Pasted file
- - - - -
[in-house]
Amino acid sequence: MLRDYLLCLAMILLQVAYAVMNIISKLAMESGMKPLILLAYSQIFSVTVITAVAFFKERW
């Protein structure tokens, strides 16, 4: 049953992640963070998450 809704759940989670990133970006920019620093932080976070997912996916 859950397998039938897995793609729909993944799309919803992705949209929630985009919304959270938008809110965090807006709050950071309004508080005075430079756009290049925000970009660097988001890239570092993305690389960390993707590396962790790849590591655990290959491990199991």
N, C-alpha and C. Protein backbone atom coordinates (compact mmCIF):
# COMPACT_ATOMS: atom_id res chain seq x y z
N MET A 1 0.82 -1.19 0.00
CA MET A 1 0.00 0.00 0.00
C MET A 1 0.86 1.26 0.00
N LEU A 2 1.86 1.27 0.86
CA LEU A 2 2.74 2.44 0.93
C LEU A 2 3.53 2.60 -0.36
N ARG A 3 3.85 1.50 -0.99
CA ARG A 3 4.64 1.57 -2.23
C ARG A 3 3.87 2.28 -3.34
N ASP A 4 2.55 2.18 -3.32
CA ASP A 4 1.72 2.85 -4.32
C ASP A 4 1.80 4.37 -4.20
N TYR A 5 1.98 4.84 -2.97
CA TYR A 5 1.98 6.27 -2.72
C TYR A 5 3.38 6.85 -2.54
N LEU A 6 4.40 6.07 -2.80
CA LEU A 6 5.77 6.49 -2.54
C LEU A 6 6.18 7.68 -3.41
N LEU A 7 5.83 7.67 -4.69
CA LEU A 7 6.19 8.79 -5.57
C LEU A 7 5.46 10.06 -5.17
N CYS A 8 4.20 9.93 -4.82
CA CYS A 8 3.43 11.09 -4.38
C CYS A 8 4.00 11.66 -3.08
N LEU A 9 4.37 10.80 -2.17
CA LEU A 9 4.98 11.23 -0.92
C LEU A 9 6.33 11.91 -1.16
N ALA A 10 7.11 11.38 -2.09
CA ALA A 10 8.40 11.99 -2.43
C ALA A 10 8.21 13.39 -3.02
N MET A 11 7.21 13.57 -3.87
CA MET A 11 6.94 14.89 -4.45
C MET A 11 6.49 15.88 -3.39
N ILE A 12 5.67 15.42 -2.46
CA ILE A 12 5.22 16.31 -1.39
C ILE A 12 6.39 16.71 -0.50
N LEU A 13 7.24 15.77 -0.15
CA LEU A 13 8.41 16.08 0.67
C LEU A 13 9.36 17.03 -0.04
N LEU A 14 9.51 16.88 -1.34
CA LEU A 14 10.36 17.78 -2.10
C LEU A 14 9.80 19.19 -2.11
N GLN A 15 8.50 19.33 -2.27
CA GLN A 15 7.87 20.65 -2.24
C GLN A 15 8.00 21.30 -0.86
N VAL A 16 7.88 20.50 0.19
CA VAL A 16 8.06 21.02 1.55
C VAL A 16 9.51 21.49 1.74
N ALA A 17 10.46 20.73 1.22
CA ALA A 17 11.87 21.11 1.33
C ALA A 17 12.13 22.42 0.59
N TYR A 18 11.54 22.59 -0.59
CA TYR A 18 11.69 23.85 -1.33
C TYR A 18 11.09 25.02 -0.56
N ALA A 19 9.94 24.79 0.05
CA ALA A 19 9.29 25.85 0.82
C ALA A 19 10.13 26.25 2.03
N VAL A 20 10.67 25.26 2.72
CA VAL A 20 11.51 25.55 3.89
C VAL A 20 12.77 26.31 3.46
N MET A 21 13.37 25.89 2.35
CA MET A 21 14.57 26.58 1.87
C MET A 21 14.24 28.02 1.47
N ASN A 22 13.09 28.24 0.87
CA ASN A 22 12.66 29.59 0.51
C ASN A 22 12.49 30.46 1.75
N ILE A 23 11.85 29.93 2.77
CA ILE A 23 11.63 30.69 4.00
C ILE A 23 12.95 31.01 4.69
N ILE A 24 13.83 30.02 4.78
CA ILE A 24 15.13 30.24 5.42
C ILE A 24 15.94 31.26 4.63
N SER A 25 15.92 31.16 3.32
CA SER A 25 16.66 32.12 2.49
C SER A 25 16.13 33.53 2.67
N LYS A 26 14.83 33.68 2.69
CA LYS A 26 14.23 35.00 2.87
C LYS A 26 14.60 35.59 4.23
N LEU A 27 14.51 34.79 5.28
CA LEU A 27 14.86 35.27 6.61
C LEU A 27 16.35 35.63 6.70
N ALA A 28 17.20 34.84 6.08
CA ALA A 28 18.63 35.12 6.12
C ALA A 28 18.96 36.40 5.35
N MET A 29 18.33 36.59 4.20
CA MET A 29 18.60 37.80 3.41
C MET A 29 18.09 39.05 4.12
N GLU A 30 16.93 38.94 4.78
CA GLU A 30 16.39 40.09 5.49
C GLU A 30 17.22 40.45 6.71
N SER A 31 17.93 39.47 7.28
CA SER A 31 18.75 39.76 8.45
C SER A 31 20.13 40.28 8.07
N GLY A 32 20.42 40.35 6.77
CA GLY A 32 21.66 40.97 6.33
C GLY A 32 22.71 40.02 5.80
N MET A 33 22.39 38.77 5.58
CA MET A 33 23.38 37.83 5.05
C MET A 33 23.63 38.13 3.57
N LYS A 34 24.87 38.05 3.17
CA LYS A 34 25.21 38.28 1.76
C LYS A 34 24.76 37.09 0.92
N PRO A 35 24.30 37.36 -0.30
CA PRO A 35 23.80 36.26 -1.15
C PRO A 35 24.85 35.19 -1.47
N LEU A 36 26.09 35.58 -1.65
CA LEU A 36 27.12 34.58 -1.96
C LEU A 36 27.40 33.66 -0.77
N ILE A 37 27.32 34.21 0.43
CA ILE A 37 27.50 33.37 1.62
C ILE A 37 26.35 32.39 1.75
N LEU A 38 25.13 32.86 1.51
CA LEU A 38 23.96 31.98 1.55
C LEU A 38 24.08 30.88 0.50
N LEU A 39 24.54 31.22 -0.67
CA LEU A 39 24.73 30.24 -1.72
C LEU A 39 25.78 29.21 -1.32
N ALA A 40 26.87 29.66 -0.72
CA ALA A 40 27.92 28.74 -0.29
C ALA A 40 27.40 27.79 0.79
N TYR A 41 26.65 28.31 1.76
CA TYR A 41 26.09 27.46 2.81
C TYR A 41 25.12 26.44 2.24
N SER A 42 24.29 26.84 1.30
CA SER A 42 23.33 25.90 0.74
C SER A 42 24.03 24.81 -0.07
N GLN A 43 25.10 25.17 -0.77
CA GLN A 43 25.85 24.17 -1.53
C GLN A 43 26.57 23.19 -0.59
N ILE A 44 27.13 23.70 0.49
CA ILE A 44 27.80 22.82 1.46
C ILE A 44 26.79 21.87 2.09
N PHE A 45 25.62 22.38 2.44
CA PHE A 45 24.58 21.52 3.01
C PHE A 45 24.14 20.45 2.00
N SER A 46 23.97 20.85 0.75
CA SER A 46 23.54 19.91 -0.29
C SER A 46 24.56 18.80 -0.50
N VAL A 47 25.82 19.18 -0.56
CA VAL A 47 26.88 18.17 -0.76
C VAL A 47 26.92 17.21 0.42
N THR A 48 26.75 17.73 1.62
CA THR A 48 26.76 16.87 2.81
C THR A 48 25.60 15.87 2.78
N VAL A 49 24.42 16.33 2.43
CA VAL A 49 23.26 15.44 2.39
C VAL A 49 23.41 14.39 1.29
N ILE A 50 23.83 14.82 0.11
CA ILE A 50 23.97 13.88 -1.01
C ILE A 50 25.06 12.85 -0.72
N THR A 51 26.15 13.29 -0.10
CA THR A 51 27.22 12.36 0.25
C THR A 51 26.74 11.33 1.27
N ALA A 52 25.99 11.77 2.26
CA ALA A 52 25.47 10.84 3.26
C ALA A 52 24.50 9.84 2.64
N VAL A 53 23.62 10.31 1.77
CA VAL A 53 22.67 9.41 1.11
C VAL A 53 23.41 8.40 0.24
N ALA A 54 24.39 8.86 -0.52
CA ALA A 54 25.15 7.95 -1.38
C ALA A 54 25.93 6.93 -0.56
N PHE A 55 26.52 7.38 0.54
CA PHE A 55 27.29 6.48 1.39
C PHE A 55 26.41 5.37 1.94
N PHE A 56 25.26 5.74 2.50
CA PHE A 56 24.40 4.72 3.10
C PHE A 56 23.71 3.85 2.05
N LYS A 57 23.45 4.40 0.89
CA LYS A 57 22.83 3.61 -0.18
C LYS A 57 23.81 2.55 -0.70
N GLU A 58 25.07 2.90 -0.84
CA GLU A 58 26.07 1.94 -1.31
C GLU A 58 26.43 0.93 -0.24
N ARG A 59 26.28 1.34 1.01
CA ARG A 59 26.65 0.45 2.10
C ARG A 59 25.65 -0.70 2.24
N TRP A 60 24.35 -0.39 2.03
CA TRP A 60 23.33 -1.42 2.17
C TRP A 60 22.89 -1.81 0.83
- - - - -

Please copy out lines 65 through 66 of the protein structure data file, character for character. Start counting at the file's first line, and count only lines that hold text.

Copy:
C VAL A 20 12.77 26.31 3.46
N MET A 21 13.37 25.89 2.35